The armillary spheres, symbols of King Manuel I, that define the knot, as if to unite two worlds (the terrain, which spreads at the base, and the supernatural, which rises in the upper structure), appear as the maximum consecration of royal power in this historic moment of oceanic expansion, confirming the spirit of the King’s company that was forever linked to the era of Portuguese maritime expansion.
A work that leaves truly speechless for the artistic quality, the materials and the perfection of its realization in the smallest details.
The MNAA preserves this and many representative works of Portuguese and international art; a place that art lovers cannot miss. Even better if accompanied by an art historian in love with this Museum 😉
So, what do you expect to book a visit with me?
In 1514, Afonso de Albuquerque, founder of the Portuguese Empire in the East and governor of the Portuguese Indies, wanted to build a fortress in Diu, a city located in the kingdom of Cambaia, ruled by King Modofar. Afonso de Albuquerque was authorized by King D. Manuel I, to send an embassy to the king of Cambaia, requesting authorization to build the fortress. King Modofar did not give in to the request, but, appreciating the offerings received, he gave Afonso de Albuquerque a rhinoceros. As it was impossible to keep him in Goa, Afonso de Albuquerque decided to send the rhino to King D. Manuel I, as a gift.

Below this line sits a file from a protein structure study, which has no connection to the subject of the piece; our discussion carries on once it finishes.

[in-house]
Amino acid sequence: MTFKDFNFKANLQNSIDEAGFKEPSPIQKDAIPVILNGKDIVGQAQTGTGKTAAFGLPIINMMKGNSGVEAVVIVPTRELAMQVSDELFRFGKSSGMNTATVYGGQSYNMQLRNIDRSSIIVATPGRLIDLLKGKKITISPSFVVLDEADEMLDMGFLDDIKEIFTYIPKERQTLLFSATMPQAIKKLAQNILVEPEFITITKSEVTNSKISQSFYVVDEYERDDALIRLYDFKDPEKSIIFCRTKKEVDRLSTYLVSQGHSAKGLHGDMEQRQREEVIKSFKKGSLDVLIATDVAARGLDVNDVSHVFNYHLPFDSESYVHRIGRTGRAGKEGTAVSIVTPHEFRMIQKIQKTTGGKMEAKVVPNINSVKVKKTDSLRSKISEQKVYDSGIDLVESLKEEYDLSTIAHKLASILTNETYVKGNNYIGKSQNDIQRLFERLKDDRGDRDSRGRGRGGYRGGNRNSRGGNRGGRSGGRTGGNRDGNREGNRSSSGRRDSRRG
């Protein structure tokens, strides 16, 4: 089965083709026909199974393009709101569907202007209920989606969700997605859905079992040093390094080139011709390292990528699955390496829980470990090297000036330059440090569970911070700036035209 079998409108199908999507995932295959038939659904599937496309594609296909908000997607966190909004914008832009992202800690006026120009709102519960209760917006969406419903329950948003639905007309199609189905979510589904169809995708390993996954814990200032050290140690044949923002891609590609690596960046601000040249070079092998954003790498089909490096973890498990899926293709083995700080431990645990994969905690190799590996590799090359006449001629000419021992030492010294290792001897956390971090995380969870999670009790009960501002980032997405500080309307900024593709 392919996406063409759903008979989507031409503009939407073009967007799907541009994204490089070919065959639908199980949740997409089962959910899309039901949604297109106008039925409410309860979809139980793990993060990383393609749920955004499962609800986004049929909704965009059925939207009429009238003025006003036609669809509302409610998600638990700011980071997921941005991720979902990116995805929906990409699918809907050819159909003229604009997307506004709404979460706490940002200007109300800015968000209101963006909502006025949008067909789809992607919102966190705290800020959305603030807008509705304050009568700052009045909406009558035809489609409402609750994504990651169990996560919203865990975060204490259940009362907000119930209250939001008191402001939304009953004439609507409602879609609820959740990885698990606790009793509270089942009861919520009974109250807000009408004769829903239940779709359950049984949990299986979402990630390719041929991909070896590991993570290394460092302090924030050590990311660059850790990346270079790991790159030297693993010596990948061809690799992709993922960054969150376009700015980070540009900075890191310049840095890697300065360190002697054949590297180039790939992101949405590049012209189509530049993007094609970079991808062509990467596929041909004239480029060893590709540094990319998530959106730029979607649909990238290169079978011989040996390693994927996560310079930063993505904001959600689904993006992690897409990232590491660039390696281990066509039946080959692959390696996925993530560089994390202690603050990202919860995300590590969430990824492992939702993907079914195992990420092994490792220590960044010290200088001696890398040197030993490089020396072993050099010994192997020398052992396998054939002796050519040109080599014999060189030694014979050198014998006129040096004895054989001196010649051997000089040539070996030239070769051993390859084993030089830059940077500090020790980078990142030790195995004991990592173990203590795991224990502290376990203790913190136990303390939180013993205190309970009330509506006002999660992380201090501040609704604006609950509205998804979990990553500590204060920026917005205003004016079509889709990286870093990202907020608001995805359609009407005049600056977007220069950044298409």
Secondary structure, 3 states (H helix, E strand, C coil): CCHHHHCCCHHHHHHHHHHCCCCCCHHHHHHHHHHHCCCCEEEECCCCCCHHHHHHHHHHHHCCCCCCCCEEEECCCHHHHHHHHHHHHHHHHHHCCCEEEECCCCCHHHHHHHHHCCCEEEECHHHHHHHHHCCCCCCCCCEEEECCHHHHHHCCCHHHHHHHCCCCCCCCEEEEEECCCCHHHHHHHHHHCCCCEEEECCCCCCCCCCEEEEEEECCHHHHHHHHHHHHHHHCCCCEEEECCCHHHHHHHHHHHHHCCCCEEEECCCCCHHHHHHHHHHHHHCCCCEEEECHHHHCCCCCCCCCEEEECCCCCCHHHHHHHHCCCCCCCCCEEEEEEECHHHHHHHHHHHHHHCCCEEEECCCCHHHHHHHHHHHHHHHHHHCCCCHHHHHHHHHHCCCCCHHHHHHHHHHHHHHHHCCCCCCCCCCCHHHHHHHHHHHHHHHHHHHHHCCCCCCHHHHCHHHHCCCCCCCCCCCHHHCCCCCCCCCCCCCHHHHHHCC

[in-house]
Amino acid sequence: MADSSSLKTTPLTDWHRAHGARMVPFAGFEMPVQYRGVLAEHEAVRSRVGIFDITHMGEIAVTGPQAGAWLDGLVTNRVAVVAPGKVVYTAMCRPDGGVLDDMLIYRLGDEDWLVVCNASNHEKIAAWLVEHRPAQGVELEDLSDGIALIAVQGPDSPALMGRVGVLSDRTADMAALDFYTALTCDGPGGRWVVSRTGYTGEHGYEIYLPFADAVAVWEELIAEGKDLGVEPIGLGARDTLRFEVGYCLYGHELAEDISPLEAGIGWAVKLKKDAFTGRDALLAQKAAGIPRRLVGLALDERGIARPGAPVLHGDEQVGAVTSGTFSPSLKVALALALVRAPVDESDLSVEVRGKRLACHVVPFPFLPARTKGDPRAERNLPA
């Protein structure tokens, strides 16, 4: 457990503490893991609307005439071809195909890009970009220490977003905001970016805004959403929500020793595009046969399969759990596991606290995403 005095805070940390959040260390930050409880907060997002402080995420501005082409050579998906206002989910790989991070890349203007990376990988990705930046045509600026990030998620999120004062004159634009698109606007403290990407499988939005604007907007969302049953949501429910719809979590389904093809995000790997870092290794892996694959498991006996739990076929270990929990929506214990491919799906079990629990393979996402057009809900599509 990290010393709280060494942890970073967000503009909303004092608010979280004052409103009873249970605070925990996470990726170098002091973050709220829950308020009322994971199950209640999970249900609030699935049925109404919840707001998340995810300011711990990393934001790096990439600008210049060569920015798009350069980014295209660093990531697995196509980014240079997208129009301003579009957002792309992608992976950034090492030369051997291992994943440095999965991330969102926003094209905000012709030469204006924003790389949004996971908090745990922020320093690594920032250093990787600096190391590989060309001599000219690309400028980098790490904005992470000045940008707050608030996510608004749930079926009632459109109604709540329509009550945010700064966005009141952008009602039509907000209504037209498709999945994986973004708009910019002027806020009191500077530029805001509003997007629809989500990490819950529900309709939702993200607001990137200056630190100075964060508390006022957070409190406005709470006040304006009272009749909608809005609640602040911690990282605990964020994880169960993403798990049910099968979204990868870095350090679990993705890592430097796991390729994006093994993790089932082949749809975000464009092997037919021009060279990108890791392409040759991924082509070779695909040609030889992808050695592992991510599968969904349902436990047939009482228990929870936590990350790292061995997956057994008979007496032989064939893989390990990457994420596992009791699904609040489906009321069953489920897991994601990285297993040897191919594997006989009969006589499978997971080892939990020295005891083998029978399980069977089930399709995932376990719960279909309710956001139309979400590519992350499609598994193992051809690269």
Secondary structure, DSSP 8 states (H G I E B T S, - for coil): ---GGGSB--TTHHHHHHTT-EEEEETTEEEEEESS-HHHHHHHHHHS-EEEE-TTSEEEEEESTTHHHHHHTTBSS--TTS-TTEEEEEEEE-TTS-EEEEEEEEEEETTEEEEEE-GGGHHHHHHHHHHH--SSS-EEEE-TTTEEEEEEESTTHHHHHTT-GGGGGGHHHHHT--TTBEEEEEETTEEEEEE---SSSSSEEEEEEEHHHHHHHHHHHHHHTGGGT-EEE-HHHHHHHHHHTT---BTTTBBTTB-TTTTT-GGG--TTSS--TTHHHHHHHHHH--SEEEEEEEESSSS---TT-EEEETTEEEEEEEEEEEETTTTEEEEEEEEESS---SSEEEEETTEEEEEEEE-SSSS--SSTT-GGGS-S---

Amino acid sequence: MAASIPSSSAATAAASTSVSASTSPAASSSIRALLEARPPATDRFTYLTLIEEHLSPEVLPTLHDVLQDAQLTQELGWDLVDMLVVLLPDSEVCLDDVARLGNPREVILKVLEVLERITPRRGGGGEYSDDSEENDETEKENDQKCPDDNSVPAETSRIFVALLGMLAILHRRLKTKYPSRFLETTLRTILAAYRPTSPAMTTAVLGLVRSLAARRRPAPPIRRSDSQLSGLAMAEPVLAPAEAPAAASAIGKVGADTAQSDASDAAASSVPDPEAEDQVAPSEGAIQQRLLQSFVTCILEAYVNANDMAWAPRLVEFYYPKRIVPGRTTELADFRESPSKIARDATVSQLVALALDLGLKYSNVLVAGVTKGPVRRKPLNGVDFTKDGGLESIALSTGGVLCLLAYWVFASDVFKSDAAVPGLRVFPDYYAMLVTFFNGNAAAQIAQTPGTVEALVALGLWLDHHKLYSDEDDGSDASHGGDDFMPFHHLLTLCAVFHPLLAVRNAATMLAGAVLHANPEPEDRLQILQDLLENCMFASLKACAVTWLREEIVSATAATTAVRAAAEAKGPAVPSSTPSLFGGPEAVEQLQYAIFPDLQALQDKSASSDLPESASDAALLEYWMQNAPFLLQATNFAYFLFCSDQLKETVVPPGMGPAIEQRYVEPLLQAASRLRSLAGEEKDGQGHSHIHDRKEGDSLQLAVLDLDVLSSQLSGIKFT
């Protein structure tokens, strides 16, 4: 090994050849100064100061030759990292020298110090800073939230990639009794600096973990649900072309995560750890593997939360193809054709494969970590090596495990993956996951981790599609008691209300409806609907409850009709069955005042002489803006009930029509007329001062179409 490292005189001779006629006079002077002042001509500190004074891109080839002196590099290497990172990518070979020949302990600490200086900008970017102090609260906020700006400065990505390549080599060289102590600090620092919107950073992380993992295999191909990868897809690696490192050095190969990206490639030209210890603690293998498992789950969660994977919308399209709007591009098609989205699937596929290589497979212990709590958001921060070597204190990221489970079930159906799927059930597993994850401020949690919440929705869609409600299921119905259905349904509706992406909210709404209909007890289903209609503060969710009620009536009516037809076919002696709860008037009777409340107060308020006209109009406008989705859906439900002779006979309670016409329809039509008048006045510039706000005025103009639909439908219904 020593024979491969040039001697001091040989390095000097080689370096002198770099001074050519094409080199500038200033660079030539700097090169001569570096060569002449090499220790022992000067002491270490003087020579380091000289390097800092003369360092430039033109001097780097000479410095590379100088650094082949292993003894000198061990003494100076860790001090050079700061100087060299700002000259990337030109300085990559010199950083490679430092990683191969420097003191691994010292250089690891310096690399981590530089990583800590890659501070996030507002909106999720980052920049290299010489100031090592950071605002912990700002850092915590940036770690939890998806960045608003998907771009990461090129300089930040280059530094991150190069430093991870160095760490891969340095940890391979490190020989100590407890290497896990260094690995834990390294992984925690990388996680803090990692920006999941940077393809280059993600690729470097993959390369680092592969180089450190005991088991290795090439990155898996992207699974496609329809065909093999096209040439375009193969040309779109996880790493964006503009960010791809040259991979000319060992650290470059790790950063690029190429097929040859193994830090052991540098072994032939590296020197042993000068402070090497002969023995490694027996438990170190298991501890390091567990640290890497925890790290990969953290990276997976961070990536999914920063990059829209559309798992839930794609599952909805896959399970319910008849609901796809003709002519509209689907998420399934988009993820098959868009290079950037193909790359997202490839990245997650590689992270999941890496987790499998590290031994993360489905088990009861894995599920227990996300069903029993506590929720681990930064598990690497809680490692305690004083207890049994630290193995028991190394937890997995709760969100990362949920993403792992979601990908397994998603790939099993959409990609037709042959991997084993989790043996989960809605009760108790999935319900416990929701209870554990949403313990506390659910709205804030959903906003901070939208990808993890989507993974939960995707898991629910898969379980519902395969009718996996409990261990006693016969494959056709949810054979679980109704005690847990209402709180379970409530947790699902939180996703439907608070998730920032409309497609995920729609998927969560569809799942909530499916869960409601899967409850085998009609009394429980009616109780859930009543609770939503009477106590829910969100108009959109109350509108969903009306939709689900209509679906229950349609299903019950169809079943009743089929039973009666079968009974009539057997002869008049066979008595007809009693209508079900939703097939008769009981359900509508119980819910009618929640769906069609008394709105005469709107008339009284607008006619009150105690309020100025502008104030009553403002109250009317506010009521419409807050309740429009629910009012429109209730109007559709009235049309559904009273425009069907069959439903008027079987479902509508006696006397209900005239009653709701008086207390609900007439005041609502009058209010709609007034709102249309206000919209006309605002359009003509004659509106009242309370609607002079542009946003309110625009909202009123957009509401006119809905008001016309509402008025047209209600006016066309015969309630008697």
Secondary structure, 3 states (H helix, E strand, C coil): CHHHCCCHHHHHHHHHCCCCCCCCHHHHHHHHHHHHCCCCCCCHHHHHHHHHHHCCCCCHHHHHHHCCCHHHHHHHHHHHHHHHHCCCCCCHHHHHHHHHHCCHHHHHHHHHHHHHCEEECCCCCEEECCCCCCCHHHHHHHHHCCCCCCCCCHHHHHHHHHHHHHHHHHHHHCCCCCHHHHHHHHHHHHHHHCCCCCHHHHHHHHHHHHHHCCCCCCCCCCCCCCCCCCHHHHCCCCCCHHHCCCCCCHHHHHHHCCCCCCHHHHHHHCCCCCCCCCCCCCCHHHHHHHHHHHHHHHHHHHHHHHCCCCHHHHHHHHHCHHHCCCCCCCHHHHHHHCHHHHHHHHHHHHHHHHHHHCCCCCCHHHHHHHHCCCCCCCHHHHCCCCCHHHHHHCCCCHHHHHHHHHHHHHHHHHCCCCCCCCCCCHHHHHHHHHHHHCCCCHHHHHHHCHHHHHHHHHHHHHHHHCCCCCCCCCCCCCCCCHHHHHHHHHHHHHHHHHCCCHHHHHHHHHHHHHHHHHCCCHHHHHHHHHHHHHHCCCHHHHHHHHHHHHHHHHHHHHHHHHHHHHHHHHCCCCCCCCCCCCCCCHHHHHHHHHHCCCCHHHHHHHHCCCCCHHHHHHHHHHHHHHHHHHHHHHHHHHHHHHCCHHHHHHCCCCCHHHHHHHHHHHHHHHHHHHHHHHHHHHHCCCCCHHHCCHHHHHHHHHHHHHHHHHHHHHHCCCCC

The arrival of the animal in Lisbon caused a lot of curiosity, not only in Portugal but in the rest of Europe, mainly because of its appearance – the rhino weighed more than two tons and had a thick and rough skin forming three large folds that gave it the strange appearance of a armour. It was the first rhinoceros alive on European soil since the III century.
The rhino, which was called Ganda, was installed in the park of the Palácio da Ribeira. Reminding the king of the Roman stories about the deadly hatred between elephants and rhinos, D. Manuel I, who had a small elephant as a pet, decided to check if this story was true. Thus, a fight was organized between the two animals, attended by the king, the queen and their chaperones, as well as many other important guests. The event was organized in the terreiro do paço, nowadays Praça do Commercio and stages were set up to watch this show.